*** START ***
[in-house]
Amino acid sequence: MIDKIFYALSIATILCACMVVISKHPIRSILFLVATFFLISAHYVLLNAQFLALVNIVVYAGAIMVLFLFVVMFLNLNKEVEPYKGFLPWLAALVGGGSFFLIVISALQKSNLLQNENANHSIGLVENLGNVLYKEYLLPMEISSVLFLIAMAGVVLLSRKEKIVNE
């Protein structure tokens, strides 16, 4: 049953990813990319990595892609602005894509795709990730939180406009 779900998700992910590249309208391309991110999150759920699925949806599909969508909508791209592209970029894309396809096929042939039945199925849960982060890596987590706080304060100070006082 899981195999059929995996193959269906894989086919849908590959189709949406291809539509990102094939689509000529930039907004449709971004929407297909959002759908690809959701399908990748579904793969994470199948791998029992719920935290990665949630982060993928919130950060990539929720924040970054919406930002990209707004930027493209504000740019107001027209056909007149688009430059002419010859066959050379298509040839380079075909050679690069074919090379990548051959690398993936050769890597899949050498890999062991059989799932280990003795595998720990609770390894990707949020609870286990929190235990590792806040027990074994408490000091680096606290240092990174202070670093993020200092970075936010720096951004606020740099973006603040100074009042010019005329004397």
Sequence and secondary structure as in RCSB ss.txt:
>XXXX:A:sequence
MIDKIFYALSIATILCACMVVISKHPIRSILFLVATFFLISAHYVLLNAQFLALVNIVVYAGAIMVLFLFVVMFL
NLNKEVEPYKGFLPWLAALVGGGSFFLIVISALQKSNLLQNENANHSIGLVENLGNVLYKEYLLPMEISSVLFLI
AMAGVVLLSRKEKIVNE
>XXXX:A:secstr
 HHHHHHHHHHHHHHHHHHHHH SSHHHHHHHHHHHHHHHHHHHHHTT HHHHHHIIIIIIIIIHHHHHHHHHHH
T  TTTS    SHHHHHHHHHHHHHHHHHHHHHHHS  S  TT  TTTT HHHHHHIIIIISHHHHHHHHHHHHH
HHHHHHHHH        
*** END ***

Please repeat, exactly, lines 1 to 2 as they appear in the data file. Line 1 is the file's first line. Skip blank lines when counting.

[in-house]
Amino acid sequence: MIDKIFYALSIATILCACMVVISKHPIRSILFLVATFFLISAHYVLLNAQFLALVNIVVYAGAIMVLFLFVVMFLNLNKEVEPYKGFLPWLAALVGGGSFFLIVISALQKSNLLQNENANHSIGLVENLGNVLYKEYLLPMEISSVLFLIAMAGVVLLSRKEKIVNE